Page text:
- After placing your order, keep your catalogs for reference. They contain important information about your seeds that you may find useful later. Remember that catalog statistics like height, spread, and days to maturity should only be used as an estimate. How your plants ultimately perform is dependent on local growing conditions.
- Seed catalogs and websites include a lot of abbreviations in their descriptions. Most of these reference a plant's resistance to disease, or indicate a cultivar that has earned special merit. Look for a key to the symbols at beginning of the catalog or on the bottom of each page. Here are some common abbreviations you may encounter:
- AAS: All American Selections Winner
- A: Anthracnose
- CMV: Cucumber mosaic virus
- DM: Downy mildew
- F: Fusarium wilt
- F1: Hybrid Variety
- LB: Late Blight
- N: Nematodes
- OP: Open Pollinated
- PM: Powdery Mildew
- TMV: Tobacco Mosaic virus
- V: Verticillium wilt
- Fresh seed has the highest rate of germination. When purchasing seeds off the rack, check the date stamped on the packet. Be sure it's the current year. If you don't see a date, don't buy it.
- Tiny seeds are sometimes coated in clay (pelleted) to make them easier to handle and sow. The pellets are sown on top of the soil, where the clay coating dissolves and exposes the seed when it comes into contact with water. Keep in mind that although pelleted seed packets look bulky, they may not contain as many seeds as you think.
- Research before you buy. Choose cultivars based on plant size, habit, and tolerance of your soil conditions. If specific climate or growing conditions in your area tend to leave plants vulnerable to disease problems, make sure to look for disease-resistant cultivars.
- Look for proven performers. For example, to receive the All-American Selections Winner Label, a vegetable or flower must have performed well in test gardens around the country and proven to be superior to all others on the market. Individual suppliers may also have their own marks of quality.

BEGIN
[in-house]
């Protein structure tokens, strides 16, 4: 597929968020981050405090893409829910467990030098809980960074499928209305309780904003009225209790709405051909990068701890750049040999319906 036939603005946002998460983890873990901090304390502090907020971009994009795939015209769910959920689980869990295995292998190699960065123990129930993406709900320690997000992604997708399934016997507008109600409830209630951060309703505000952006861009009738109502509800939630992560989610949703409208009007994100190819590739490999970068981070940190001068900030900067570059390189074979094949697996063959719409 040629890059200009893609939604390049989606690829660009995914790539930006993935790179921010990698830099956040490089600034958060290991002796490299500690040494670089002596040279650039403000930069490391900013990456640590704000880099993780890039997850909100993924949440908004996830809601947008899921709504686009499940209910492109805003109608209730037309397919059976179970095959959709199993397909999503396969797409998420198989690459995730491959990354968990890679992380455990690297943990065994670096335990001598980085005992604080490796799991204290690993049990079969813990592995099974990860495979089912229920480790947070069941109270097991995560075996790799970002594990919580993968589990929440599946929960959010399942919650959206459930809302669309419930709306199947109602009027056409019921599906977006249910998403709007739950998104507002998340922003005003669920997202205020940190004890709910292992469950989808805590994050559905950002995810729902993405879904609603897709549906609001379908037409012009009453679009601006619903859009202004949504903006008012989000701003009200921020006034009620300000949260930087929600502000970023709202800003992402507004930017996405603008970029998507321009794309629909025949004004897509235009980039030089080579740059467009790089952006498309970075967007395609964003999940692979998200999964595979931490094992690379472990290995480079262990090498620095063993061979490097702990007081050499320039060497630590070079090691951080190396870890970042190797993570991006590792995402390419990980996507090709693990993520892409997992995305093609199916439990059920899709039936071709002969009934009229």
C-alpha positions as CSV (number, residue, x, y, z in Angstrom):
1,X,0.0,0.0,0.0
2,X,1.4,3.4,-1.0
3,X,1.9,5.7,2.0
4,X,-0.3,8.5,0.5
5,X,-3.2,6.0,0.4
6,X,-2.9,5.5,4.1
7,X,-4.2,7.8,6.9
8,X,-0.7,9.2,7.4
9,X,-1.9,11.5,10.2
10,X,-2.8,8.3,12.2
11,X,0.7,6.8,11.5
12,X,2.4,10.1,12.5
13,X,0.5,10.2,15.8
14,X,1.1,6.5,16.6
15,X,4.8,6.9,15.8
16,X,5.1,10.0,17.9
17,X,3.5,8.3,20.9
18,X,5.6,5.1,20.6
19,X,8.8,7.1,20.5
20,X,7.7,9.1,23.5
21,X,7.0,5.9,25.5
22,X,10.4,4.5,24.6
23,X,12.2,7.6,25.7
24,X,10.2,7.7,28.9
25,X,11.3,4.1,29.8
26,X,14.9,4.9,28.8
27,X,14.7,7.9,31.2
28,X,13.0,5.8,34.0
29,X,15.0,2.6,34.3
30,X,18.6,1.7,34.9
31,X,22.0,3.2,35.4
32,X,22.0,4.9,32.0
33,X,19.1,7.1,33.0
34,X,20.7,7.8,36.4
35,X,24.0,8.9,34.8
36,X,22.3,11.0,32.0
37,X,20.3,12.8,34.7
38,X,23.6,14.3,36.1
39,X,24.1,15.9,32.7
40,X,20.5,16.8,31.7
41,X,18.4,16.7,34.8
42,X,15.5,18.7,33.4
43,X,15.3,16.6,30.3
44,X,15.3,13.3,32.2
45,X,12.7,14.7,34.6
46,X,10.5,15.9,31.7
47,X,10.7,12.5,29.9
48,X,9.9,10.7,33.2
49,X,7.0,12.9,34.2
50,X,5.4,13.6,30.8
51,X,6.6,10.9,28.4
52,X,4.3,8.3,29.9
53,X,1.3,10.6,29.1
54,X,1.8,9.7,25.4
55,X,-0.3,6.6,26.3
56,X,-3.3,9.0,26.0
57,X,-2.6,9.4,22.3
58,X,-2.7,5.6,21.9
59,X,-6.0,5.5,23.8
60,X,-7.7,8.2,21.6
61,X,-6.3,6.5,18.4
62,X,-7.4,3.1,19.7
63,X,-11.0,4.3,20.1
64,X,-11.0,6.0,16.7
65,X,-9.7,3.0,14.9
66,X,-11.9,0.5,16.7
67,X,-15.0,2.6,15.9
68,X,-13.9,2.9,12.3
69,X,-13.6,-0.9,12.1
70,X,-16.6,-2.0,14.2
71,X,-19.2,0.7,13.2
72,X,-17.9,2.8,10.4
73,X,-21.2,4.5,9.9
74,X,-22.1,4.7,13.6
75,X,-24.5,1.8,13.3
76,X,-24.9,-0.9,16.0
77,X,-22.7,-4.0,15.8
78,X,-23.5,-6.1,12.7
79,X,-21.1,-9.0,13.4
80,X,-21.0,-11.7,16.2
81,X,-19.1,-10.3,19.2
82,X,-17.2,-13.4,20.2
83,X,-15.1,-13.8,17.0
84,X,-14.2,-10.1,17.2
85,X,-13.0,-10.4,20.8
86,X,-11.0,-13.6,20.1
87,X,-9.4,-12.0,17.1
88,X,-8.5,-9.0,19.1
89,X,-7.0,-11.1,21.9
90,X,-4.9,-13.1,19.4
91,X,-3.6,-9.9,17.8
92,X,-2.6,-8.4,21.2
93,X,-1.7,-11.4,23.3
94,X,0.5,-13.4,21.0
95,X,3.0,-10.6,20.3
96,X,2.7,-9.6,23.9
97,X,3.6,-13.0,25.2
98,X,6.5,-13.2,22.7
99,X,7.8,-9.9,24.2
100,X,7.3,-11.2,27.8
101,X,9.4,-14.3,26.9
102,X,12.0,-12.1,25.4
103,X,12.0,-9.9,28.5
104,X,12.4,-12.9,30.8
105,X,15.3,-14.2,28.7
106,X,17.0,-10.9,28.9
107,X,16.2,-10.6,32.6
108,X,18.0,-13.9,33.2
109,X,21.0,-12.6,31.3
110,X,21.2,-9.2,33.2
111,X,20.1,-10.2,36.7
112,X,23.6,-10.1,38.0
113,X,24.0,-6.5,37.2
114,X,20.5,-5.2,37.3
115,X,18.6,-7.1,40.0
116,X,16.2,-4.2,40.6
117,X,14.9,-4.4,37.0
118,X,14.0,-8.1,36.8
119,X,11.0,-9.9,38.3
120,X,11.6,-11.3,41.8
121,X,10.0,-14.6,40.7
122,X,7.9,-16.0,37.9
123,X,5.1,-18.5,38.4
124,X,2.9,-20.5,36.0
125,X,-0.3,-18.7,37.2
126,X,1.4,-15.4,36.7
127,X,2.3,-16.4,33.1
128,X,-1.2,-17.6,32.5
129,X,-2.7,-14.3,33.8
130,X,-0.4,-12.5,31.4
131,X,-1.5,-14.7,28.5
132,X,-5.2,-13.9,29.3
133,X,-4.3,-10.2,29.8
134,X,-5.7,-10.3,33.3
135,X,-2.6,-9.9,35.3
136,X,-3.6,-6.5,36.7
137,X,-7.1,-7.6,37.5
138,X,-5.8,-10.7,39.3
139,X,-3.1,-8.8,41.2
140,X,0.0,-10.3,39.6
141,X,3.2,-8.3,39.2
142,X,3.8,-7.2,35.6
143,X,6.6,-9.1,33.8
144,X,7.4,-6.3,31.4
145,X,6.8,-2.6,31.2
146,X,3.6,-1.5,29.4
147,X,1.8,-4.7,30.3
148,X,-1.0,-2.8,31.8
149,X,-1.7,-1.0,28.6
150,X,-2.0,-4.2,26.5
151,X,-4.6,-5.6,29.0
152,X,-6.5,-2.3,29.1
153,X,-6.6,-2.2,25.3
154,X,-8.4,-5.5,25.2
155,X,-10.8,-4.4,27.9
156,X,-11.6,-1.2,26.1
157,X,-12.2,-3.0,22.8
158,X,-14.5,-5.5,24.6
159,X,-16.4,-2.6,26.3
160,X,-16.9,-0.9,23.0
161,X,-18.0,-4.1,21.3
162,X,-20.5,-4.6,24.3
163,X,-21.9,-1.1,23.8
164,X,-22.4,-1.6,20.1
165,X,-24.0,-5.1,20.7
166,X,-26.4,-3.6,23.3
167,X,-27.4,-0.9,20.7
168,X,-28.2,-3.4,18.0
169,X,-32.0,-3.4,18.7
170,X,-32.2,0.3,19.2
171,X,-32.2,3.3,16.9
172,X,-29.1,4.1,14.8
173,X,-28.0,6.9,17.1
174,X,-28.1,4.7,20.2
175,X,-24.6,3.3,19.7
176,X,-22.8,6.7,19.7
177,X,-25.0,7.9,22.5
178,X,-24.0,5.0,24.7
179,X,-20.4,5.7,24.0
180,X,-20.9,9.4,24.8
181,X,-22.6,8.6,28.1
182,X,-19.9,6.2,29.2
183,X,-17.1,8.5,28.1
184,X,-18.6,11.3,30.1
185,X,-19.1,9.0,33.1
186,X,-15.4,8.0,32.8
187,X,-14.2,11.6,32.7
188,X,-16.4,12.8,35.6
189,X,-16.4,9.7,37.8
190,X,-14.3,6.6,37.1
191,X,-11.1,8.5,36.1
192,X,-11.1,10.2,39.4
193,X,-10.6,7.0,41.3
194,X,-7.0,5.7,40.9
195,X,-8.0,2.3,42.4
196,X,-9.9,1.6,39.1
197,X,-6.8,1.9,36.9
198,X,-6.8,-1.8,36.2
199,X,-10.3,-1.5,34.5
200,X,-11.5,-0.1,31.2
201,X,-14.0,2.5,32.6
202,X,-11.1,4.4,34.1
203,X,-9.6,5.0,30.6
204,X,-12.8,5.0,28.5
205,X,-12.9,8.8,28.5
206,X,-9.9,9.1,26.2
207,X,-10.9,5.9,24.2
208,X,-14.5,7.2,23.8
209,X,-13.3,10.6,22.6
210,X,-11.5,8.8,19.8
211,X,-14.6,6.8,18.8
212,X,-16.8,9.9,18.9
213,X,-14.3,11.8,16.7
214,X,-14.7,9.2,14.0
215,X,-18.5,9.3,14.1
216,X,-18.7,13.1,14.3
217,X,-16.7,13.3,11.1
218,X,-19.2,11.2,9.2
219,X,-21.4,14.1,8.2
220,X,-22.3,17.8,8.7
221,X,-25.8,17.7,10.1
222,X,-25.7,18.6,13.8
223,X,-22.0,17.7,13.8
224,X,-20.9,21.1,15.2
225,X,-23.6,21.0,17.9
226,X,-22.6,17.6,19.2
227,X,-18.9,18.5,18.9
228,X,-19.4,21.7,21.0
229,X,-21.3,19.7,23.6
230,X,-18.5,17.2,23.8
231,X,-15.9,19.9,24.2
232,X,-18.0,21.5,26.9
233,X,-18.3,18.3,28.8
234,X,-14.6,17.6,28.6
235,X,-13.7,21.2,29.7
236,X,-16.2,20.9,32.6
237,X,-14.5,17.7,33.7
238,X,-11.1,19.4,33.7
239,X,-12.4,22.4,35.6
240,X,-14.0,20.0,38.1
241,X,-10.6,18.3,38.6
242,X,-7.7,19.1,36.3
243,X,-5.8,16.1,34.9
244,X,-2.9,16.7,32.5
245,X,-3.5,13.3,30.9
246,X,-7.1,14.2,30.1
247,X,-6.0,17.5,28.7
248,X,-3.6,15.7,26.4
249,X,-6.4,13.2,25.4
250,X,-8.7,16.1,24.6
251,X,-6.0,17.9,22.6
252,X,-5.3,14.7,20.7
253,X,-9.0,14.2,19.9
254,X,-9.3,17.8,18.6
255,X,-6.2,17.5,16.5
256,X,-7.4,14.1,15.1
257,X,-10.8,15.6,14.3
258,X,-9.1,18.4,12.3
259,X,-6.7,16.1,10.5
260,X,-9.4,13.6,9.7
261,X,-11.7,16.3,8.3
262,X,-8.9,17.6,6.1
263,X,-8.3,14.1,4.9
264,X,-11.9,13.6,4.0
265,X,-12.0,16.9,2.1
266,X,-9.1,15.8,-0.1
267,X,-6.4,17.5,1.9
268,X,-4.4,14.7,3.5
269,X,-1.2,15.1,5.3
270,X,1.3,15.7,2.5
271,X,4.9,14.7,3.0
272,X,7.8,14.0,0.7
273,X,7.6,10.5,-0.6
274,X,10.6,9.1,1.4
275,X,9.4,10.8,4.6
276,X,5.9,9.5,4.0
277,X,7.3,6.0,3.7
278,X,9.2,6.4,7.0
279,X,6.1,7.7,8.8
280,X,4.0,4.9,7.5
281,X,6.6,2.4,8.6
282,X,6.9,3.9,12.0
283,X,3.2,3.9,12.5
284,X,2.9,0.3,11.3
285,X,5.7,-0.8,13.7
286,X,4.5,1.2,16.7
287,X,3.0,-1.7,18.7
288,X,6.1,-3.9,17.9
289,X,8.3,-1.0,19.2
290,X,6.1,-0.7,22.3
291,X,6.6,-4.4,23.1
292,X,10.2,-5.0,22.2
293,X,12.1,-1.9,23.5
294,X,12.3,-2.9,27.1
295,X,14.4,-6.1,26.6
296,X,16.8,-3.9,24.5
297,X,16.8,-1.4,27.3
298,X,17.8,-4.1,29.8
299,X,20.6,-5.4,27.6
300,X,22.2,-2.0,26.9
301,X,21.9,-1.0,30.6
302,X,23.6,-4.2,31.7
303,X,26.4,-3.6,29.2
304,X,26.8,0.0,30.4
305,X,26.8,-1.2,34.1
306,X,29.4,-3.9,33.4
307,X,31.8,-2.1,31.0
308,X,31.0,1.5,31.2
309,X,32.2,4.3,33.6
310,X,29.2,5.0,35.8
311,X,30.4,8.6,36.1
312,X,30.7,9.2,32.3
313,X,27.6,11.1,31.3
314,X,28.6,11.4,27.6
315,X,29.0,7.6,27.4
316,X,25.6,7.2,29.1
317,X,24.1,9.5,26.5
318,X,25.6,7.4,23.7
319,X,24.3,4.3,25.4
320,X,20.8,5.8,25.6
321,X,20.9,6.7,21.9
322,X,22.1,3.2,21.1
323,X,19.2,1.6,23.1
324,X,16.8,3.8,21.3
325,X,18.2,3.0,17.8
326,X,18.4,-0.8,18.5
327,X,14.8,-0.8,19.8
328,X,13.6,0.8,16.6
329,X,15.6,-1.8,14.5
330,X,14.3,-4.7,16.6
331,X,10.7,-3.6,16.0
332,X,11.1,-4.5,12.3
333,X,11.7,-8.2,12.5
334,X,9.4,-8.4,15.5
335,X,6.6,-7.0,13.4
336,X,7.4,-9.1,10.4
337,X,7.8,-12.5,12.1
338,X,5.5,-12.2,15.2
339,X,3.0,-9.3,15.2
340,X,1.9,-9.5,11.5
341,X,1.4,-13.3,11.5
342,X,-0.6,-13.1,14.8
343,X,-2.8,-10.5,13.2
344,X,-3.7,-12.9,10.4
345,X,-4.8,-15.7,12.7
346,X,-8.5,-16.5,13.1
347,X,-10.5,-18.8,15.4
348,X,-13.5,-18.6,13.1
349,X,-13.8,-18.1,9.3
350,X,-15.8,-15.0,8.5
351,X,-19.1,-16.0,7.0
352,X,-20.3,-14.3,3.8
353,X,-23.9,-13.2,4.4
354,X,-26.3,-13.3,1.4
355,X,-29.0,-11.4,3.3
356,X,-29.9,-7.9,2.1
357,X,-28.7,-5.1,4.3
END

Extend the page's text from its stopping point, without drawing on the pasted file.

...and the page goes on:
- These are two types of seeds: hybrids and open-pollinated cultivars. Hybrids may produce earlier harvest and higher yields, but often at the expense of natural hardiness and resistance to disease. Seeds saved from hybrid plants may either be sterile or fail to breed true to their parent plant. Open-pollinated seeds are from traditional varieties that have been selected and grown for their desirable traits over a period of many years. They may taste better and are often more adaptable to local growing conditions. Seeds saved from open pollinated plants stay true to their parent plant.
- Seeds from commercial suppliers sometimes come pre-treated with synthetic chemicals to control seed decay and damping-off diseases (bright red or green colored seeds usually indicate treatment). Some studies have linked the introduction of these chemicals into the environment with the massive die-offs of honey bees. More data is still needed, but in the meantime, you can help protect these important pollinators by using untreated seeds.